Listen, I don’t believe in the Deep State, and George Soros plots. I don’t think Bill Gates or Dr. Fauci or the pharmaceutical giants are inventing a vaccine for the purpose of tracking us. Similar to my feelings about Alexa possibly spying on me, I think the survelliance would stop from sheer boredom. If you want to believe all these conspiracy theories, knock your socks off. I just wish it wouldn’t have to involve the validity of masks.  For those on either side, courtesy and kindness go a long way towards easing societal discord. As for me, I’ll be the one masked up and crossing the street to avoid you, but I’ll give you a friendly wave.

 

 

 

 

 

 

 

Posted in Estes Park, Family, food, healthcare, Parenting, Politics, restaurants, St. Louis, Uncategorized | Tagged , , , , , , , , | Leave a comment

No Bull, I almost Got Killed!

 

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Manager                                                                                                                                                   Rocky Mountain National Park                                                                                                                 c.c . Secretary of the Interior

Dear Sir or Madam,

I am writing you regarding a recent visit to Rocky Mountain National Park. Overall, it was a great outing, but I did encounter some problems I think should be brought to your attention.

My hiking partners and I chose to walk down Old Fall River Road from the Alpine Visitors Center to the Alluvial Fan parking lot, a great opportunity to experience the nine miles of views before the road is open to cars. It was a beautiful day, wonderful hike, and we particularly enjoyed watching one in our group go from Arctic wear to summer playclothes, layer by layer, mile by mile, as we descended. But I do think the wind and weather problems need to be addressed. It was 37 degrees, extremely cold and windy at the beginning of our journey, and almost uncomfortably warm 11 miles later. I think the temperature needs to be moderated a bit to help with guests’ comfort.

We were also put out that the closest parking lot at the end of the trail was closed and gated, causing us to walk an extra mile or so at the end of our long, long, day, and we really don’t much like to walk. I wonder why your organization doesn’t do all the road construction and other maintenance jobs in the winter when there are fewer guests? This issue, and request for at least a partial refund on our pass, will be addressed more fully in another letter.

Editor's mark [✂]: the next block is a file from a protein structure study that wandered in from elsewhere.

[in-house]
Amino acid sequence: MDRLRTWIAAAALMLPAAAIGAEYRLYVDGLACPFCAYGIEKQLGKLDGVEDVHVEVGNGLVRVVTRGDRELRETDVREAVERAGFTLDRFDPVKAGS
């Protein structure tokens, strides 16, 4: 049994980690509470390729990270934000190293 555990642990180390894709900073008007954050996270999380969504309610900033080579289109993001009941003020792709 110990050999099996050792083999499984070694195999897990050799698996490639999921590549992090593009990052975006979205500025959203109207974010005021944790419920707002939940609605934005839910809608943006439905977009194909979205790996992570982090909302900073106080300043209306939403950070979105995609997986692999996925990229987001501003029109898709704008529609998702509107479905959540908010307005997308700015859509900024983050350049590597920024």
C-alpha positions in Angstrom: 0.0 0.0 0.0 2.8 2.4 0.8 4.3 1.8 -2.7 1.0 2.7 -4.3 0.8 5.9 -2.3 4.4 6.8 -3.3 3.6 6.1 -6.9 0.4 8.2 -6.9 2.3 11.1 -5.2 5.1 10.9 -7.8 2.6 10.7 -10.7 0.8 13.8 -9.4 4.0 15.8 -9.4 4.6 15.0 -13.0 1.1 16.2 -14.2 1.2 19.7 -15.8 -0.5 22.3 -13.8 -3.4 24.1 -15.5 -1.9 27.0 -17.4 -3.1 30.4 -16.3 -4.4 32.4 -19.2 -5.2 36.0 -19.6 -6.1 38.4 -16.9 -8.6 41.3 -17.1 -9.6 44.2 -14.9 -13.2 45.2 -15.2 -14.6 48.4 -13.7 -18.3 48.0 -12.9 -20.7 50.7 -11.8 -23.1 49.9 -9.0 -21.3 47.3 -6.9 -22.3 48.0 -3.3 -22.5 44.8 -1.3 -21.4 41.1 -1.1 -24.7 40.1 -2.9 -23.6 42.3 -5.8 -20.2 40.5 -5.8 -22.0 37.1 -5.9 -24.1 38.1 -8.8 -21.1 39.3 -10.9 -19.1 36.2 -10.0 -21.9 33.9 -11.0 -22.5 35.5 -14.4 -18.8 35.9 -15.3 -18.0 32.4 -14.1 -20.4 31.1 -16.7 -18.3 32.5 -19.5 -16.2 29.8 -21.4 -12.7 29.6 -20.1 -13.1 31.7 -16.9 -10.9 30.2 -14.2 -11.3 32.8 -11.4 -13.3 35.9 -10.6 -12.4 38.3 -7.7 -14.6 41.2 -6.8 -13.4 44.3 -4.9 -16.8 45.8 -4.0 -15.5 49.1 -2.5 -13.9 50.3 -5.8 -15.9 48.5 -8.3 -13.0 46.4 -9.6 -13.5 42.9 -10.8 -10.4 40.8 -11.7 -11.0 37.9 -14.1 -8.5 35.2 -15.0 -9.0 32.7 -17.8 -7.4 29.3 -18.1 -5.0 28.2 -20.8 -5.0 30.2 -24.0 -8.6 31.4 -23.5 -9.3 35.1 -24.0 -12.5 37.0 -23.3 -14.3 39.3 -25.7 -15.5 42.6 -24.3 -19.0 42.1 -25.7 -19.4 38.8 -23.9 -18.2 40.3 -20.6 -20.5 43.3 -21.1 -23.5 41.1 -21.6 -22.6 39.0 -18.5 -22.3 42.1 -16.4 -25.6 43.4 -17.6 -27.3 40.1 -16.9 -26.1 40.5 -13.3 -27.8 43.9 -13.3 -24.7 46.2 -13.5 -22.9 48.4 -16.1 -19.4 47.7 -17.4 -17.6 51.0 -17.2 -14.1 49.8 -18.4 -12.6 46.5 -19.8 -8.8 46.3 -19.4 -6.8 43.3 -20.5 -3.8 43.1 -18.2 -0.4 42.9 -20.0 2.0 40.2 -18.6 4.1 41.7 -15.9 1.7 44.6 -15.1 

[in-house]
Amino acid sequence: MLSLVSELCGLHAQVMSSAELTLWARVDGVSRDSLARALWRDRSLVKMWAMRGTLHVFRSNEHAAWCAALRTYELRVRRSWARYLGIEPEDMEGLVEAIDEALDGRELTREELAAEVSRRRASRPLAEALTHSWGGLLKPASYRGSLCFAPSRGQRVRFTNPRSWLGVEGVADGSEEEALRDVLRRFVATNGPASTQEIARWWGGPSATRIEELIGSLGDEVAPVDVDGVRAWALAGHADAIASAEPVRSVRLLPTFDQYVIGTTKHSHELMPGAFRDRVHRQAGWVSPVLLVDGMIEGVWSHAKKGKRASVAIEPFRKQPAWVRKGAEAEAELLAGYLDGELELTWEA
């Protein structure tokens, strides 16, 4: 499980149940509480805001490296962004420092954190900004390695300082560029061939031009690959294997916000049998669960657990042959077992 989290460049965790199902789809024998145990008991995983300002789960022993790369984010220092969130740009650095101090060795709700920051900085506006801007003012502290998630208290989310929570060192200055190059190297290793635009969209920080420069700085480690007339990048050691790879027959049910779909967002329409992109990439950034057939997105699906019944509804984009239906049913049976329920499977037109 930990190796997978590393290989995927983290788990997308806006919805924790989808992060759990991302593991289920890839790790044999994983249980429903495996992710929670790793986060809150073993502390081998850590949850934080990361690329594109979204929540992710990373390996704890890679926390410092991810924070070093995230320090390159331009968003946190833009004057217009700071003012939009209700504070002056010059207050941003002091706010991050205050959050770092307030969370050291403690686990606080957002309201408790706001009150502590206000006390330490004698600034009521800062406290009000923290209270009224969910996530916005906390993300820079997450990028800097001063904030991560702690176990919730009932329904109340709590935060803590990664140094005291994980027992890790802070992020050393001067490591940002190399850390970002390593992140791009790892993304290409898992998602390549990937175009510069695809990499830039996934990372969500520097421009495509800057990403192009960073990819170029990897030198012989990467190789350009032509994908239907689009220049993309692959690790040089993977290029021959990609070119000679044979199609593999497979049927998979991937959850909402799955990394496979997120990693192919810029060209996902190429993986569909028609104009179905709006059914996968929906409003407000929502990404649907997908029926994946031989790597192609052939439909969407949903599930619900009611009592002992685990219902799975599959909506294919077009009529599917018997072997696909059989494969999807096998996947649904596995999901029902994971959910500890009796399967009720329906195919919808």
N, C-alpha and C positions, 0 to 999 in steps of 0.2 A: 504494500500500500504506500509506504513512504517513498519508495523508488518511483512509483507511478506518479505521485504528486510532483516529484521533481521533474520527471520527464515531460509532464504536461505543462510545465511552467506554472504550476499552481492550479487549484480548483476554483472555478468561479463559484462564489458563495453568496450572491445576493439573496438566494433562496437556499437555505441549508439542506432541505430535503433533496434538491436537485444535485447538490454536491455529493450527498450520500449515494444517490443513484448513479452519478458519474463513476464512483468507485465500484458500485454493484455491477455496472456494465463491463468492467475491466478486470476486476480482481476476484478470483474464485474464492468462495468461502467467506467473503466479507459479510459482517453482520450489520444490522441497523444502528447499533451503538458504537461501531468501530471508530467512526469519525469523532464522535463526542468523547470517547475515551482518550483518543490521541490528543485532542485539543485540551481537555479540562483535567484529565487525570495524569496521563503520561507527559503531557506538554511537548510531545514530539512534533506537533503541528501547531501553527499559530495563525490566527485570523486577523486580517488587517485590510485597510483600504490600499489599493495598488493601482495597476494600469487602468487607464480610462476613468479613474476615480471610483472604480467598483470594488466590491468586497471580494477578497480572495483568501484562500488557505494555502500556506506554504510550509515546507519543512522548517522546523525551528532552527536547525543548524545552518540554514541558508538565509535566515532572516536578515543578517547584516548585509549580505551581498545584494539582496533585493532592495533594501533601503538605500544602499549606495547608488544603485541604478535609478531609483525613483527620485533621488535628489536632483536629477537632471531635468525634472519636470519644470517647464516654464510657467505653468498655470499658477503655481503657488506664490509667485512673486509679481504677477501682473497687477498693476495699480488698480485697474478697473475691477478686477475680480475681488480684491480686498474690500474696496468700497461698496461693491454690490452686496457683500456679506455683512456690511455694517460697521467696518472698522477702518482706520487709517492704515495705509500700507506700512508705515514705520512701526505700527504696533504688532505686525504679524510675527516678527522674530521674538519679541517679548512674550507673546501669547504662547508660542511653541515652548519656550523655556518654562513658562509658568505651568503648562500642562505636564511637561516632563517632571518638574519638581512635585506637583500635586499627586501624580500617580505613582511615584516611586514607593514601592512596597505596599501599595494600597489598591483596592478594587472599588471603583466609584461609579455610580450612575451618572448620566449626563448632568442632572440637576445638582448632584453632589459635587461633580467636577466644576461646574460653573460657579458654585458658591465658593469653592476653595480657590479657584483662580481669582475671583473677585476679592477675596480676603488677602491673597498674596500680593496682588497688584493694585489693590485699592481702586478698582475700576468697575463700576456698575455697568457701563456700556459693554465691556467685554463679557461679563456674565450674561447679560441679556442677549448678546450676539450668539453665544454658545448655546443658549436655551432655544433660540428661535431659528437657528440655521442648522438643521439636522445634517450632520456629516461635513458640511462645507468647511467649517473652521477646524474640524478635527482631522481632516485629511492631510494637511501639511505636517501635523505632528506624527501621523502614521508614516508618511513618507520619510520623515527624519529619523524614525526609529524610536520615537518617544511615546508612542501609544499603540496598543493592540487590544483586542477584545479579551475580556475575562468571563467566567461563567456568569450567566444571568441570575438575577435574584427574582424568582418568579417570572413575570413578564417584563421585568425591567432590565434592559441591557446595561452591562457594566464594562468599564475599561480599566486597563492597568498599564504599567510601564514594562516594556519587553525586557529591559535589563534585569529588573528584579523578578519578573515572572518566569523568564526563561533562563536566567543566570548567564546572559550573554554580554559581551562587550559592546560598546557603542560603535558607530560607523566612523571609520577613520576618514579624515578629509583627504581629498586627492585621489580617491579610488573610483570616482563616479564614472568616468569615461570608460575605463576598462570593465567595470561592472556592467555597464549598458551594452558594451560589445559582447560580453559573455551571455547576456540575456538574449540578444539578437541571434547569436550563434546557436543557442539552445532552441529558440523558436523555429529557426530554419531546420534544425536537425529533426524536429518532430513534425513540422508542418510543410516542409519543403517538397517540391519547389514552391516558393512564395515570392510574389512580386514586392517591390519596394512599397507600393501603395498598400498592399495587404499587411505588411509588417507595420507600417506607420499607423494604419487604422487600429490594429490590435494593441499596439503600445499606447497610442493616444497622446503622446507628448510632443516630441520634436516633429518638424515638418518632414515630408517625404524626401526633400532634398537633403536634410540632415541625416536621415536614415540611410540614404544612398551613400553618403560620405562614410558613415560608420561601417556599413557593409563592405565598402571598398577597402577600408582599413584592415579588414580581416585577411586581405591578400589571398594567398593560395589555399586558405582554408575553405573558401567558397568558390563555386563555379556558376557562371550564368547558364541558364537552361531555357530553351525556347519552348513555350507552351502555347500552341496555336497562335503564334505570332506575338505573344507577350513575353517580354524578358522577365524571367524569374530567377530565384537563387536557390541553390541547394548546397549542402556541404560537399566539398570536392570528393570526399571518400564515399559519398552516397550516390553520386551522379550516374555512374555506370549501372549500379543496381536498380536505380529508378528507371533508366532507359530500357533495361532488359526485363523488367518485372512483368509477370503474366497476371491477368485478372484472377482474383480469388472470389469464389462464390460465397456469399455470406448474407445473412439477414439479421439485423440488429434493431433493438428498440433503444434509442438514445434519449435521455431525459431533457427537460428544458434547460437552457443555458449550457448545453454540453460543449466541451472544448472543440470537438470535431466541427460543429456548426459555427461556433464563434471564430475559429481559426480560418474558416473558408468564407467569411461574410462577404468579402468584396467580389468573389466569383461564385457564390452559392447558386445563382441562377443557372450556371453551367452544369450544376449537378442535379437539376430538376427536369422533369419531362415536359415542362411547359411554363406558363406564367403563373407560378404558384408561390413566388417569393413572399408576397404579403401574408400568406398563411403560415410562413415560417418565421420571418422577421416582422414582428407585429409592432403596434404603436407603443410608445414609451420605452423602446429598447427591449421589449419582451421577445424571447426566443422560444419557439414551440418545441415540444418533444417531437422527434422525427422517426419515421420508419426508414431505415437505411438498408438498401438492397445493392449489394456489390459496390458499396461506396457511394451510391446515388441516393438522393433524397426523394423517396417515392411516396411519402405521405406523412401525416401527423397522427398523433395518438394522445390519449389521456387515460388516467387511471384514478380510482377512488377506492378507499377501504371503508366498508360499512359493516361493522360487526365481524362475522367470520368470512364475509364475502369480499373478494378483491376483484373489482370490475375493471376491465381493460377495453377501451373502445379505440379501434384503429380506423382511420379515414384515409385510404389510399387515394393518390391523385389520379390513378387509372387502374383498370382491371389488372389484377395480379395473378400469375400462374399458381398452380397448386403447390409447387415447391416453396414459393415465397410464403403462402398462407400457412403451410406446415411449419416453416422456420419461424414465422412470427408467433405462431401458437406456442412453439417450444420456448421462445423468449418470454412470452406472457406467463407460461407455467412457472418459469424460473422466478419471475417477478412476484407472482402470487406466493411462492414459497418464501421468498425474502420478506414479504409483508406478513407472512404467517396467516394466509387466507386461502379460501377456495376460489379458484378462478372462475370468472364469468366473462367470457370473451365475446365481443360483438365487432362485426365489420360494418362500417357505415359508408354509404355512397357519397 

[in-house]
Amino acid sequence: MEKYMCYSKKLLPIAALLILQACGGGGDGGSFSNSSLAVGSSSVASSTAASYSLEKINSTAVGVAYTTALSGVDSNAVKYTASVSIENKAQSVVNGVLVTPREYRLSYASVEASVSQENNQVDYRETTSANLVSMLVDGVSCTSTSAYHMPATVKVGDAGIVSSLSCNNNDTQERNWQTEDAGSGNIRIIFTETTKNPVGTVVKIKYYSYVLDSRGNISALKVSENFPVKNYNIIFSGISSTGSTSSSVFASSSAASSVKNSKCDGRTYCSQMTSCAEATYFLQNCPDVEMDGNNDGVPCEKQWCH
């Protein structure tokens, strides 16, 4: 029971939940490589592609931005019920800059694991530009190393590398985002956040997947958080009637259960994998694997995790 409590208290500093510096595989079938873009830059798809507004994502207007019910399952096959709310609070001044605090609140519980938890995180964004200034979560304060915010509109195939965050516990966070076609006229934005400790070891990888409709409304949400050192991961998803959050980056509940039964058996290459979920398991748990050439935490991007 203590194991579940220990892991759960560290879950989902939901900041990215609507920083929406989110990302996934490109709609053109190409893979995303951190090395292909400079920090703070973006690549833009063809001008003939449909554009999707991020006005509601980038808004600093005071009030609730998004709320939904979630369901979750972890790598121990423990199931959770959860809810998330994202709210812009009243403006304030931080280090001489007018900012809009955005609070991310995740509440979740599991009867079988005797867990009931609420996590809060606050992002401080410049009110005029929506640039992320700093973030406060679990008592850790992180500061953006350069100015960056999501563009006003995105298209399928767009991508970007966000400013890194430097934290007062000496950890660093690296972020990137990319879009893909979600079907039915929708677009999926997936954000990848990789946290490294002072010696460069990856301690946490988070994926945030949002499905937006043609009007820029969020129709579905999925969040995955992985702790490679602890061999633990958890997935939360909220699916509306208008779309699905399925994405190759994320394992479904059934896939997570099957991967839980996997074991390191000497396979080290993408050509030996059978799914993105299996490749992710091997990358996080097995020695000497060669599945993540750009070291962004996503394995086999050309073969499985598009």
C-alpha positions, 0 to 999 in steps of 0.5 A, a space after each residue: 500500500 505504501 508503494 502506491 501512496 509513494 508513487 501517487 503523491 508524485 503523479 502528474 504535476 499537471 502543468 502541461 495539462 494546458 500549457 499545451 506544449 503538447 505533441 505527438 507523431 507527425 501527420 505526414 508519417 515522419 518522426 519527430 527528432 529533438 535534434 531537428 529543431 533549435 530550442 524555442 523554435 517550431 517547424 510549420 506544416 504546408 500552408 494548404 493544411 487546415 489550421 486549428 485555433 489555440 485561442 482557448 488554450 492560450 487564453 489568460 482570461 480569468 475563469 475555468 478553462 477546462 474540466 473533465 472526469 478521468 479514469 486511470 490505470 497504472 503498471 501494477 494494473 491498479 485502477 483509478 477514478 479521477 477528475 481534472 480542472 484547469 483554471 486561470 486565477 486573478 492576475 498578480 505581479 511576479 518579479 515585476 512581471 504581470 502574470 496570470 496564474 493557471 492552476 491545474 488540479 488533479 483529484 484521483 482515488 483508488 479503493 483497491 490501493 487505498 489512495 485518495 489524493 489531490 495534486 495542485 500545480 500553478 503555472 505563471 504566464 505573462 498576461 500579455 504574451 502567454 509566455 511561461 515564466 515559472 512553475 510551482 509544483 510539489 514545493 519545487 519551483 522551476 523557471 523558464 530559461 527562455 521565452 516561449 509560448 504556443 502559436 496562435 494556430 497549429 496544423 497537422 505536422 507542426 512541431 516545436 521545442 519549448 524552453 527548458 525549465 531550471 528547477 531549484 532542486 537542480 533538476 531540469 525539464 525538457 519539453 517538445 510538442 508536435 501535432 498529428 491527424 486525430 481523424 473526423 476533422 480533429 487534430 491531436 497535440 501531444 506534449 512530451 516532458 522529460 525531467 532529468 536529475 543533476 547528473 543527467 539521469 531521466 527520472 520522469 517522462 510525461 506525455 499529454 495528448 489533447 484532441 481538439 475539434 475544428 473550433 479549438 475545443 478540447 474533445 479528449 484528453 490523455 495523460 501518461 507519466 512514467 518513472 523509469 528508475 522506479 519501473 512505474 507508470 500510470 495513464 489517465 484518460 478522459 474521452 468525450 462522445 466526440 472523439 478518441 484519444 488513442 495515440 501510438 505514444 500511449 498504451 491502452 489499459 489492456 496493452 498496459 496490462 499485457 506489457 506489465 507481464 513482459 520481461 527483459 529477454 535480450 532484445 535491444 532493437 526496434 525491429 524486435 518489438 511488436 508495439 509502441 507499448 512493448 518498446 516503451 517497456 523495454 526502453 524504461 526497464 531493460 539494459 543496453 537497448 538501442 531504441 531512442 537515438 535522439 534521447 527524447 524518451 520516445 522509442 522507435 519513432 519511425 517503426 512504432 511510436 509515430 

First, thanks for letting the wildlife out for the day. We saw two moose frolicking in a meadow, multiple marmots sunbathing, and a large group of well-behaved bachelor elk. You did a fine job with the birds, as well. A big thank you goes out to your head gardener, as the wildflowers were amazing. Whoever is in charge of the water pressure for the many streams and falls is doing a bang-up job, too.

Now, to the point of this first of many letters. Someone needs to talk with the elk manager as he or she is so obviously derelict in elk care and maintenance. First, we encountered many, many piles of excrement just left where it was plopped. I know some could be blamed on the deer, moose, bears and cats, but not to brag, I know my poop, and it was mostly elk.

It was a great inconvenience, but as I am such a positive person, I did not let any of these above problems ruin my day.

This biggest issue came at mile 7 3/4. This is where we came upon Chasm Falls, almost unrecognizable without the myriad of red-plated cars, blowing trash and gaggles of gawkers. My hiking mates decided we needed to go the extra fifty steps leading down off the road to get a better view. I gently declined, nicely pointing out that we had all done that a million times before, the road view was just fine, and my *!#** ing legs were killing me. They ventured down; I contemplated my good sense and intellectual superiority.

Whoomph! clop clop. Whoomph, clop clop. Whoomph, clop clop. Fellow guests can be so loud and annoying. I turned around to give the group one of my most effective death stares. It didn’t work.

Much to, I’m guessing, both of our surprise, the biggest bull elk I have ever seen was cantering down the path. His rack was just about the span of the road, and missed me by about a foot. I am lucky to be one of the few people who are not dead that can tell you what an elk smells like. Let’s say you have a dog that hates baths, so you don’t give her one as often as you should, and then it rains, and she goes out in the backyard and digs and digs until she gets something, which she promptly eats, and then rolls in the leftovers. Like that.